Oliver Raschka – TWEEN
128 pages, 27.5 x 22.6 cm
Oliver Raschka – TWEEN
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In his current photo series, Oliver Raschka accompanies his sons through the labyrinth of the "Tween" years. In sixty black and white photographs, the transition to adulthood is sometimes loud, sometimes quiet - and full of nuances.

In his new book “TWEEN,” Oliver Raschka explores the intense period between childhood and becoming an adult. The black-and-white photographs depict a balancing act between separation and intimacy, change and continuity, restlessness and stillness. Everyday scenes capture moments of washing up dishes, gaming, and lounging on the sofa. At times, he portrays the brothers as thoughtful and introspective. Then they climb trees, dance, engage in arm wrestling, or conquer wild waters together. The boys are always hungry for action and speed. For those familiar with the photographs from his previous book “THE WORLD AIN’T ENOUGH...,” “TWEEN” offers a familiar sphere. It‘s fun to discover the same hair clipper, the same camper van, and the same wrestling mask as three years ago ... And yet, everything is different.

The "Tween" years documented by Raschka from 2020 to 2023 are also the years of the COVID-19 pandemic. For young people like Philip and Justus, the personal challenges of puberty intersect with school closures and lockdowns.

A war in the heart of Europe, climate anxiety, and an ever-changing environment with no guarantees for a good future are constant themes.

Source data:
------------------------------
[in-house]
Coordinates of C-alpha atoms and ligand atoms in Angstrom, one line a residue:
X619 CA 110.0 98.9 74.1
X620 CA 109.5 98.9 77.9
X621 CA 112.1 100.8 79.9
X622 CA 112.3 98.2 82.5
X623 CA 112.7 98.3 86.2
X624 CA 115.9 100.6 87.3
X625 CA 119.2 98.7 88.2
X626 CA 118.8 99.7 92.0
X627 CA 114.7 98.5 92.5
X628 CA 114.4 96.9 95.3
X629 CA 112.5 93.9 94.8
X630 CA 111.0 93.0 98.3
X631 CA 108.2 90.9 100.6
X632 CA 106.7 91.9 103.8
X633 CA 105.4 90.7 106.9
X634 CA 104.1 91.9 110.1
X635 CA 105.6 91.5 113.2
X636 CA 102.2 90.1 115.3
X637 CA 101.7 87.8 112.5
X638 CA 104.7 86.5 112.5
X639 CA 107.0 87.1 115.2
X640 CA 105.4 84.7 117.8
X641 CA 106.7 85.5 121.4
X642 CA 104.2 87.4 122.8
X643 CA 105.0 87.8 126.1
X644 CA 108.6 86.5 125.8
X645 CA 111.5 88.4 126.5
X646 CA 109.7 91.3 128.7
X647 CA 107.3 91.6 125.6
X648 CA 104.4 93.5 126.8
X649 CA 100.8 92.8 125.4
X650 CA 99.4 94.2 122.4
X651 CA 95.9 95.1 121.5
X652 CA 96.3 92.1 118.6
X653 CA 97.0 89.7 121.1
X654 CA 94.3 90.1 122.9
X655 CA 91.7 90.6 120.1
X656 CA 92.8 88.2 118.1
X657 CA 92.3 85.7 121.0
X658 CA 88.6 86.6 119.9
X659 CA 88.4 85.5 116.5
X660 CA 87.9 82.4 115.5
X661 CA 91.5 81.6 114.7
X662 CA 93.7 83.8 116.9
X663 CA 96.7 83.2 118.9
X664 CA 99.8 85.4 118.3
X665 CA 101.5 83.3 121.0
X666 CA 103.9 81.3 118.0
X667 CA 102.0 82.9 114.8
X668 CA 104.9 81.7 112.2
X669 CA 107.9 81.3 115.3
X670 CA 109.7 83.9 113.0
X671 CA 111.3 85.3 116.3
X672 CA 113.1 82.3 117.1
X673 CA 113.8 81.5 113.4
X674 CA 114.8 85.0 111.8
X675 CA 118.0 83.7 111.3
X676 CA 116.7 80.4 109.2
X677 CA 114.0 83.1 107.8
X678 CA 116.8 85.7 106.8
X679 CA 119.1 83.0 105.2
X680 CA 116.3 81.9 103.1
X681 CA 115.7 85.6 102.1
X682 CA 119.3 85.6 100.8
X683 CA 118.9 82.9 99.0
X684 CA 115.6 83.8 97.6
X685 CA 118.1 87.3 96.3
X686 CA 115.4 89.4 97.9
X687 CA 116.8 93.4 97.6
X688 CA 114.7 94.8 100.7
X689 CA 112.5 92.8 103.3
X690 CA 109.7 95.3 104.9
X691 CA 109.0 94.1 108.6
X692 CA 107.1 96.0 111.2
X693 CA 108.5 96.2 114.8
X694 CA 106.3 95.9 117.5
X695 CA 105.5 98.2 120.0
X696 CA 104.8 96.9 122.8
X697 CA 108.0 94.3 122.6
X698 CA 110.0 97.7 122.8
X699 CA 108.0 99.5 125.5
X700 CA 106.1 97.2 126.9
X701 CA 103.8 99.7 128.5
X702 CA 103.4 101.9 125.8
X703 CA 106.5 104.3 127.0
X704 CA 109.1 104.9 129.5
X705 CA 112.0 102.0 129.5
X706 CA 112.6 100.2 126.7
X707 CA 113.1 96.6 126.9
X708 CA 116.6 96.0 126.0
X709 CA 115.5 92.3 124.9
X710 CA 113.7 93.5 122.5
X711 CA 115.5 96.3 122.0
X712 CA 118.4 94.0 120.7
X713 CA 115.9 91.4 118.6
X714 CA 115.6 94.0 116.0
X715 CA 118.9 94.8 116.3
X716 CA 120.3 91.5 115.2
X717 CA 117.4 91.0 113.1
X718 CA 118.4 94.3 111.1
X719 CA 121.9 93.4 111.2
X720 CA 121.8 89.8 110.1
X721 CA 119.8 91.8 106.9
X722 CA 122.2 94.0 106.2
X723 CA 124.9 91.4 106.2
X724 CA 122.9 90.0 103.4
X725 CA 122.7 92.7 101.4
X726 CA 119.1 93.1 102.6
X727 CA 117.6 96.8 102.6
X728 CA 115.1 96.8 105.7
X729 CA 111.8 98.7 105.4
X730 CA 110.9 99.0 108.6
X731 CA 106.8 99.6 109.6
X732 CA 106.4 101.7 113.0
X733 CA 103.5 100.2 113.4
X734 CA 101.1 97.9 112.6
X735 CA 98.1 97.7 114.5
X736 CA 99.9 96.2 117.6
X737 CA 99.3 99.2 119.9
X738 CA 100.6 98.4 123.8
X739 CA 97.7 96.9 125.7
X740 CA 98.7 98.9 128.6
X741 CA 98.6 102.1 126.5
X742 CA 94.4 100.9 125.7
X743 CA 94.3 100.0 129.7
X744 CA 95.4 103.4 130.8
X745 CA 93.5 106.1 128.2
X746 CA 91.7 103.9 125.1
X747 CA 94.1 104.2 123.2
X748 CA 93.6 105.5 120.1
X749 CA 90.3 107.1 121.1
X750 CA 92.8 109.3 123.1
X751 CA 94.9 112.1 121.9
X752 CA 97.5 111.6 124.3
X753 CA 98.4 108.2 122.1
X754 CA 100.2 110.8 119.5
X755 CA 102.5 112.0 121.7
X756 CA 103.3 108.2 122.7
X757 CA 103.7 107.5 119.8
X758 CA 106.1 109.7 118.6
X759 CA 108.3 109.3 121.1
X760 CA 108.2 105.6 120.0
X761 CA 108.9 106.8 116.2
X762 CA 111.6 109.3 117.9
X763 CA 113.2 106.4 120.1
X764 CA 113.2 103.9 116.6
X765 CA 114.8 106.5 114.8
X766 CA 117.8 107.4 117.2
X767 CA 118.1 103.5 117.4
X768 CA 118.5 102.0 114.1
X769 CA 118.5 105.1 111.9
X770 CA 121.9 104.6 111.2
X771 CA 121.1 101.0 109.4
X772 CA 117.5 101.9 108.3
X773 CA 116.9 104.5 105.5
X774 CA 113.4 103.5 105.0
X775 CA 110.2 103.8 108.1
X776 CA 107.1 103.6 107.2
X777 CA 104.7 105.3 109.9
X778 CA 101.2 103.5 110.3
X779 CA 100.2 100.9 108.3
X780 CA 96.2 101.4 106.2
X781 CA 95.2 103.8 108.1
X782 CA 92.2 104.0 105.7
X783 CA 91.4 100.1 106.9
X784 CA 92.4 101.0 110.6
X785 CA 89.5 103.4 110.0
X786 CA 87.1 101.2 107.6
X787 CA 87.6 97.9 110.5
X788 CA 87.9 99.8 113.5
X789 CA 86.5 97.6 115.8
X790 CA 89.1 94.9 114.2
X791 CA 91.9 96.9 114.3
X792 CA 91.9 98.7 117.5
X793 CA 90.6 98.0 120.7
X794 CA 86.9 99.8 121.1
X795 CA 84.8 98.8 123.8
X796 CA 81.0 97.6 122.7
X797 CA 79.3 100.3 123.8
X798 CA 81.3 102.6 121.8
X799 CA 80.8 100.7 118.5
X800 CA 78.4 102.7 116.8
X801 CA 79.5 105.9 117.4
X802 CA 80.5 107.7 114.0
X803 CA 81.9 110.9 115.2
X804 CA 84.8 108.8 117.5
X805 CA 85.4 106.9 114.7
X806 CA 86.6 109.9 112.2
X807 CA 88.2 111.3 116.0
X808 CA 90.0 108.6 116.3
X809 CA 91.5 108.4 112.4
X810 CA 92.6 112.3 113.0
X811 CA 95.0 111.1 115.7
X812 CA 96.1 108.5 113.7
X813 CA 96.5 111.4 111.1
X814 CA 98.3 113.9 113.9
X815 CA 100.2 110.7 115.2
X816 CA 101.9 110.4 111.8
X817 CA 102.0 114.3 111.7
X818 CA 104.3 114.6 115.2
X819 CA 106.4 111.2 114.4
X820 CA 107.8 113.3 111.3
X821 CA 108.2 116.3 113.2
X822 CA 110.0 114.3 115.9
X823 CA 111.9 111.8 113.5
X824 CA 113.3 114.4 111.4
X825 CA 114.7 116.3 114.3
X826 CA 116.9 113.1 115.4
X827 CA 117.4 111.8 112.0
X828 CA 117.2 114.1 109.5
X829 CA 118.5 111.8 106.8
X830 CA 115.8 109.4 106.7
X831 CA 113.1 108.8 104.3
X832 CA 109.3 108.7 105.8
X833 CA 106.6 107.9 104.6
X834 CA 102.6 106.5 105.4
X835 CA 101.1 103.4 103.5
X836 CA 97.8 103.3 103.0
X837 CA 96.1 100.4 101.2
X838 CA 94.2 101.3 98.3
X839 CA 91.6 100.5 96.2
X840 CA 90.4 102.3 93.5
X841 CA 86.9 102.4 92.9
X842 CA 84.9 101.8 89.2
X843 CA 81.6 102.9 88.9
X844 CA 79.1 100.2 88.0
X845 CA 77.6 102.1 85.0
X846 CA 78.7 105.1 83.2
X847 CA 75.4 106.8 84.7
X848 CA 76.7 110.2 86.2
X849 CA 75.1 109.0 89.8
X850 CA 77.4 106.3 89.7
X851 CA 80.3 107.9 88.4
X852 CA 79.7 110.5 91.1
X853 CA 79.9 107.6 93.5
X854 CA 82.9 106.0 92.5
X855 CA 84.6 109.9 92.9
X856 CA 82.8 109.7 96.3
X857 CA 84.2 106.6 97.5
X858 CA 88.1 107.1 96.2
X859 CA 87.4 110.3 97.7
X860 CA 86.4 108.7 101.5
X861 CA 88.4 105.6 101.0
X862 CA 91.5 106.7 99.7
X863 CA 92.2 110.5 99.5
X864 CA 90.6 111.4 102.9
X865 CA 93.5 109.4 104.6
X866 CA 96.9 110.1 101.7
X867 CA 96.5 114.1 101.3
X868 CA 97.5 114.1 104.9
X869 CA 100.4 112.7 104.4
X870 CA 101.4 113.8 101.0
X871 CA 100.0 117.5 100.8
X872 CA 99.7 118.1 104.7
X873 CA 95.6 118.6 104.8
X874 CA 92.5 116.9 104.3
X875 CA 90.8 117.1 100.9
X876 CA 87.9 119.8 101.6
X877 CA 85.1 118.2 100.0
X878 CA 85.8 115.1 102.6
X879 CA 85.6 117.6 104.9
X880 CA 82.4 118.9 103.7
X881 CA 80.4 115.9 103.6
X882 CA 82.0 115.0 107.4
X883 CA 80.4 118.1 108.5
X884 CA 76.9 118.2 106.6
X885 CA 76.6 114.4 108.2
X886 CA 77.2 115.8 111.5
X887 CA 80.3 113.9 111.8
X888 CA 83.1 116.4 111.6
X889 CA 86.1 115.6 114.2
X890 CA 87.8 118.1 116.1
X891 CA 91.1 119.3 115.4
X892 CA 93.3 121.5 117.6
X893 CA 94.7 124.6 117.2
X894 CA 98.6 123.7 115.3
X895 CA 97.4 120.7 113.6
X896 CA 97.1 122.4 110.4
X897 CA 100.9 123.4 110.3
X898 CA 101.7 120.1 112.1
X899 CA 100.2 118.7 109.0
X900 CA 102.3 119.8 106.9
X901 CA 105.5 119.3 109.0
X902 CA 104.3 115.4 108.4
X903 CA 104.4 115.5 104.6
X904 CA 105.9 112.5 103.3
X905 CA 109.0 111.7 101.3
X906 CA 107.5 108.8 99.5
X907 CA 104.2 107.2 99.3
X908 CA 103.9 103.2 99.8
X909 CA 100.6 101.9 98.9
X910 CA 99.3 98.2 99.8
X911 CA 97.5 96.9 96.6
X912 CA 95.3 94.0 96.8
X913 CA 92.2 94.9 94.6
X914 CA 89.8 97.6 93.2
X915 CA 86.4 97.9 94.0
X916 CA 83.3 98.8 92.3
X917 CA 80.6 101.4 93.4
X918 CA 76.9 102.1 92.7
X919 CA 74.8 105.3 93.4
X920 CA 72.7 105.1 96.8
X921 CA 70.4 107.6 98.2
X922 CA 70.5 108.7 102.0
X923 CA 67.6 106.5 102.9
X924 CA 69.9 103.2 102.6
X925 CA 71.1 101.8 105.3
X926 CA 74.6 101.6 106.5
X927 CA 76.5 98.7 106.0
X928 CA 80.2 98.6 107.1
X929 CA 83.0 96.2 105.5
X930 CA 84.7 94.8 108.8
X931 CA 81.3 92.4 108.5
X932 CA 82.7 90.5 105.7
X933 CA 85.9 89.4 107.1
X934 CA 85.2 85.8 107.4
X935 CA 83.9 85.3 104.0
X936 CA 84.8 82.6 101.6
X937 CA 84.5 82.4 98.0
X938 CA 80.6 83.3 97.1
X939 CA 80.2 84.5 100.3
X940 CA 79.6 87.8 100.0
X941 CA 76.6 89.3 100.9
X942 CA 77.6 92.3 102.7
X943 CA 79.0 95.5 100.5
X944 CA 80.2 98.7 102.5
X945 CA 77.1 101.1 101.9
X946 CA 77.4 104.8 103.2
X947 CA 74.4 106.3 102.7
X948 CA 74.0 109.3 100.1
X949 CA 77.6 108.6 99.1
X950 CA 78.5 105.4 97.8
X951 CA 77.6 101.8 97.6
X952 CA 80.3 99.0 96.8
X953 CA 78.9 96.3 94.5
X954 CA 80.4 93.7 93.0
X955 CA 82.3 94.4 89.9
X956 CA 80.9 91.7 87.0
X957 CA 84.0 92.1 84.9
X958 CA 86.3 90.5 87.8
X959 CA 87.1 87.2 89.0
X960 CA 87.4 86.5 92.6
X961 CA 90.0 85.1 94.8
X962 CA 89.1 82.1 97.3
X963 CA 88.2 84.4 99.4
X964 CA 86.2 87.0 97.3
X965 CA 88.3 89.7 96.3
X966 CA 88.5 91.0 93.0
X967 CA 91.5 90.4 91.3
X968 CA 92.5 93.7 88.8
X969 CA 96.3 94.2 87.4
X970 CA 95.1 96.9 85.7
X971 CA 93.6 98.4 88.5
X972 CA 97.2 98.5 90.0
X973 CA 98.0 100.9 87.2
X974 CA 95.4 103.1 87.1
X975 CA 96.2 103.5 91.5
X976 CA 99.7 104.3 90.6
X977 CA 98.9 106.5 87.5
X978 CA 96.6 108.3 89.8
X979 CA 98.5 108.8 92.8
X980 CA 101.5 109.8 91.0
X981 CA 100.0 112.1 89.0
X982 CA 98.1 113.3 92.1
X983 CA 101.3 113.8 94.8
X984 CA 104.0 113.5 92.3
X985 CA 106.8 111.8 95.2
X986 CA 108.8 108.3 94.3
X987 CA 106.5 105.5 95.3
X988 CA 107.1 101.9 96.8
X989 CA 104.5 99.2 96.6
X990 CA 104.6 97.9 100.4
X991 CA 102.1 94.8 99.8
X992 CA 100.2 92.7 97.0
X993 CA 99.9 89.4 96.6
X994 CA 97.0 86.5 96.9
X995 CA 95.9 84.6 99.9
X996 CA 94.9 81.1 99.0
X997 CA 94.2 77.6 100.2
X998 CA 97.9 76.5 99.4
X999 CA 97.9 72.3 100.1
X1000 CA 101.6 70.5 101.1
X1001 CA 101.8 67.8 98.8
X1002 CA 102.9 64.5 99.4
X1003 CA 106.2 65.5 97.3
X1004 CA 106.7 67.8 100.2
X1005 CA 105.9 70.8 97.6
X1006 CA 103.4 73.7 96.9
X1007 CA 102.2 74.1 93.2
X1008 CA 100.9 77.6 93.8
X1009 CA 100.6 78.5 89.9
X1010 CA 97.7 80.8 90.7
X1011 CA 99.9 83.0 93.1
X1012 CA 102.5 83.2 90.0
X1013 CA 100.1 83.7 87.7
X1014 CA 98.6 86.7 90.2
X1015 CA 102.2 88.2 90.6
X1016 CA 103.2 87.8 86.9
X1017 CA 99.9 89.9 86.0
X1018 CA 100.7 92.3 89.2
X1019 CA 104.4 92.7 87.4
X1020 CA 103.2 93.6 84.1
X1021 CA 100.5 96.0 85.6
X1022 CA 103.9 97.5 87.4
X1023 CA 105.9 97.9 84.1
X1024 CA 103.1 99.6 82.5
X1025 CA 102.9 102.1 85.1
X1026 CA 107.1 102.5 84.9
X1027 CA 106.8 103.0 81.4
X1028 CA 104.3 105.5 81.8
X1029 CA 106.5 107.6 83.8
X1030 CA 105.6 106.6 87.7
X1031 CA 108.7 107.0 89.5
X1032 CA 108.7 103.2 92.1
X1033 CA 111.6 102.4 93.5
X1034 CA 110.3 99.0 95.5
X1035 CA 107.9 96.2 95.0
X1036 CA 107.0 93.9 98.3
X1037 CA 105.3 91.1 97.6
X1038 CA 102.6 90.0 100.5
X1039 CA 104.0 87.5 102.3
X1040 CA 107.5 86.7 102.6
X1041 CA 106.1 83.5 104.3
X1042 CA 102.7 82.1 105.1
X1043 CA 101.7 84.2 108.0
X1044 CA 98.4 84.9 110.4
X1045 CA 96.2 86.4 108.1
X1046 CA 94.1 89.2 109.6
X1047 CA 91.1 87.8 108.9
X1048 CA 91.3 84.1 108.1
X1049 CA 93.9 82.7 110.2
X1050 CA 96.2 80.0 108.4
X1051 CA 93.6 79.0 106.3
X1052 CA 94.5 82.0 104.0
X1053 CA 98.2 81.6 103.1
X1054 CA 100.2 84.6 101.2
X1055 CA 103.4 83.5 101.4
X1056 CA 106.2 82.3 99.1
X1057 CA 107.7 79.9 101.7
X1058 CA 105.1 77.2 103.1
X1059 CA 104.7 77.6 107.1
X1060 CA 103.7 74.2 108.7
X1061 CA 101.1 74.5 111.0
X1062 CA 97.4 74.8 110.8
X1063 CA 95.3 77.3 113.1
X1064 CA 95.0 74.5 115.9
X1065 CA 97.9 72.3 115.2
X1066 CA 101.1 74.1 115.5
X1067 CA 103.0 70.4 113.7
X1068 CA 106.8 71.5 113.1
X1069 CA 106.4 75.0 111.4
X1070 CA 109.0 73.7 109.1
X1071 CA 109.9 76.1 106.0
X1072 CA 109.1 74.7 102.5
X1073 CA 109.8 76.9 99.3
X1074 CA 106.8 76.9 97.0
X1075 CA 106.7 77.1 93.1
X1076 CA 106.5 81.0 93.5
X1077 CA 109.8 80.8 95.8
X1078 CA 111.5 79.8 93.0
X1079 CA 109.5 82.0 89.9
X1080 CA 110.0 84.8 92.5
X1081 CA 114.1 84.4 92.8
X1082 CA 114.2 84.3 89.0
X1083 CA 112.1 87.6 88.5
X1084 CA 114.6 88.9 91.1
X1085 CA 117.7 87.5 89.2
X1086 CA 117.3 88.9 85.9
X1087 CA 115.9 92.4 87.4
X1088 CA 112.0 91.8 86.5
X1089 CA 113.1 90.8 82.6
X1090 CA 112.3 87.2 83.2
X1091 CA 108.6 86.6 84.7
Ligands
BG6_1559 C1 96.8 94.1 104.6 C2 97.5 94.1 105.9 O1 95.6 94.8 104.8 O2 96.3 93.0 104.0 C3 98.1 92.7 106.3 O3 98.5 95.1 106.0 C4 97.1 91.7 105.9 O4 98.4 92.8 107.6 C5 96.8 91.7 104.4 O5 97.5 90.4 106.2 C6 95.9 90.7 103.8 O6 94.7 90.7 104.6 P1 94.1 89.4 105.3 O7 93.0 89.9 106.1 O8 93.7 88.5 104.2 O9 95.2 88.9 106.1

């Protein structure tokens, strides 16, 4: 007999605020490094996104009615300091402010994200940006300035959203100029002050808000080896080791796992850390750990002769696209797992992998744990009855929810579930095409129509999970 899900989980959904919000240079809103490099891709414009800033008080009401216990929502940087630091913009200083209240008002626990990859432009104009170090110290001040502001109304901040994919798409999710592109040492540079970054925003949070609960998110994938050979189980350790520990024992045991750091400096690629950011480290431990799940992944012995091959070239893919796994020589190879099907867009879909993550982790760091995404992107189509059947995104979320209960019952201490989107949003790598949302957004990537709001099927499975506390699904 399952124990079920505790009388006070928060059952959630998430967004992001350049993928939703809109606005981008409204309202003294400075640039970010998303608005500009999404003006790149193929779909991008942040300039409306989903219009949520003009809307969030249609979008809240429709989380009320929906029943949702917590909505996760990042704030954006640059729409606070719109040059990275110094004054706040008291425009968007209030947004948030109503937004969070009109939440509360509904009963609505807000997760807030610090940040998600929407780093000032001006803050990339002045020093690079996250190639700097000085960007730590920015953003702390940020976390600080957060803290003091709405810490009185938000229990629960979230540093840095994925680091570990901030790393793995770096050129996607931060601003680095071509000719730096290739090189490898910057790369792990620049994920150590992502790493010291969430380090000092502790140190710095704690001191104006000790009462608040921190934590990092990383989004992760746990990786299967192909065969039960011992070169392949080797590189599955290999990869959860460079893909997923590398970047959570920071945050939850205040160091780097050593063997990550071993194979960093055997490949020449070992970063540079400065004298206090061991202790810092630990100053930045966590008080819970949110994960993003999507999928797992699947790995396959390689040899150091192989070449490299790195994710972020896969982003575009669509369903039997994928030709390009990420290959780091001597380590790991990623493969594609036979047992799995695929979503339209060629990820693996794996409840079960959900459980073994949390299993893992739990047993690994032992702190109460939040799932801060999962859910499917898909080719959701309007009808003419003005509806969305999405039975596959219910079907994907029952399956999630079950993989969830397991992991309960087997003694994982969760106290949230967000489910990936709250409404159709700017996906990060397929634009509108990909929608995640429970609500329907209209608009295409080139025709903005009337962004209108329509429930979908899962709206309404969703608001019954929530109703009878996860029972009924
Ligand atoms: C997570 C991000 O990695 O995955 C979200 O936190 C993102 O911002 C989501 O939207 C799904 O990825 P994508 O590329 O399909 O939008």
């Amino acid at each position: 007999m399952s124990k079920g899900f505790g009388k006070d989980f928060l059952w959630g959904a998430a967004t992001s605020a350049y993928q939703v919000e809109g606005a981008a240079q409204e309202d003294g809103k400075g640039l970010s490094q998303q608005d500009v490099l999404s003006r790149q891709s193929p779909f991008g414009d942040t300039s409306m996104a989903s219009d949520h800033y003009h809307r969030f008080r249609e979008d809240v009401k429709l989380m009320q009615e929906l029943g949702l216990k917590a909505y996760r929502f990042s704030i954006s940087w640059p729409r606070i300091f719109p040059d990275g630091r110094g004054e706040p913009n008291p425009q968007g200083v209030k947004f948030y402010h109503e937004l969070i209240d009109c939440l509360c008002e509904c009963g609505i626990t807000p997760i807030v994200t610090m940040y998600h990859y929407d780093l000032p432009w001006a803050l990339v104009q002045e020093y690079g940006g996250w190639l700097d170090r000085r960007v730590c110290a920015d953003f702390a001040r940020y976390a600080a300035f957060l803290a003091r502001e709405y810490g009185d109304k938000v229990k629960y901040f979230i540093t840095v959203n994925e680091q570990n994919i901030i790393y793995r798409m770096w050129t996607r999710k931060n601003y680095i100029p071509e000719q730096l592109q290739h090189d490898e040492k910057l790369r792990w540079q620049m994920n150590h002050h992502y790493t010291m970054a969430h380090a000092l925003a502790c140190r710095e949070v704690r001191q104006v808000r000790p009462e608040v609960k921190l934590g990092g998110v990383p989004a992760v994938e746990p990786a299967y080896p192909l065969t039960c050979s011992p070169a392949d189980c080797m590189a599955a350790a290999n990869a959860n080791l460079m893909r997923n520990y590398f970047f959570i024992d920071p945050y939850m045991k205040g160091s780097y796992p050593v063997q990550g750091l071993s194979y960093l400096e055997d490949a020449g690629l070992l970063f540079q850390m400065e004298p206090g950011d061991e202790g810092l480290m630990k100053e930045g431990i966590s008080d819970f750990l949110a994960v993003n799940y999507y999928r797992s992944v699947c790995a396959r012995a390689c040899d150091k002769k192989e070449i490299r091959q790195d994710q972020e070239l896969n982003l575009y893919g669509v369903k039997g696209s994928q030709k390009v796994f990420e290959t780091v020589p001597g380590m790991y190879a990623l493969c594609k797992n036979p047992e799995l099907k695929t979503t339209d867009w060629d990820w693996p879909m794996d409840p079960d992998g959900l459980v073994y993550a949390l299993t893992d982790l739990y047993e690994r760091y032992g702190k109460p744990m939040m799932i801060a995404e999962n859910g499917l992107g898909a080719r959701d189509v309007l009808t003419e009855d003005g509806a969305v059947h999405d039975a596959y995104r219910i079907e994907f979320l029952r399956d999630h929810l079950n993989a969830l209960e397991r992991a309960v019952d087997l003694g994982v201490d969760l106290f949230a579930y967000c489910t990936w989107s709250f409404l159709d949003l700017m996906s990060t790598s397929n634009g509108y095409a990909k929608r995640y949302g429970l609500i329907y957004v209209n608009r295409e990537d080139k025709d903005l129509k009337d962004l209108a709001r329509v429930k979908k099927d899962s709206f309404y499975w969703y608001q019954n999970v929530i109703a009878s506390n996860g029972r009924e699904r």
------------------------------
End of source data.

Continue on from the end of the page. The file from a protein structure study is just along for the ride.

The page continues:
Oliver Raschka's long-term photographic project also shows that life is a mosaic of fleeting moments. Time never stands still. For him and his sons, this means one thing above all: growing together, both with each other and alongside each other - and capturing the moments - sensitively and empathetically. That is Raschka's great strength. Nothing is staged; everything is true, and as a viewer, you are invited to participate.

As a father who documents the lives of his own children through photography, Raschka fills a gap in contemporary art photography. Starting with Käthe Buchler, through Sally Mann to Katharina Bosse, the focus on one's own children has been predominantly influenced by women.

Raschka gives us an insight into an explicitly male perspective on childhood, youth, and parenthood in a time when nothing seems certain anymore. In doing so, he reflects on constructions of masculinity, his own childhood, and his role as a father.
NoteEdition of 300
Article IDart-61741
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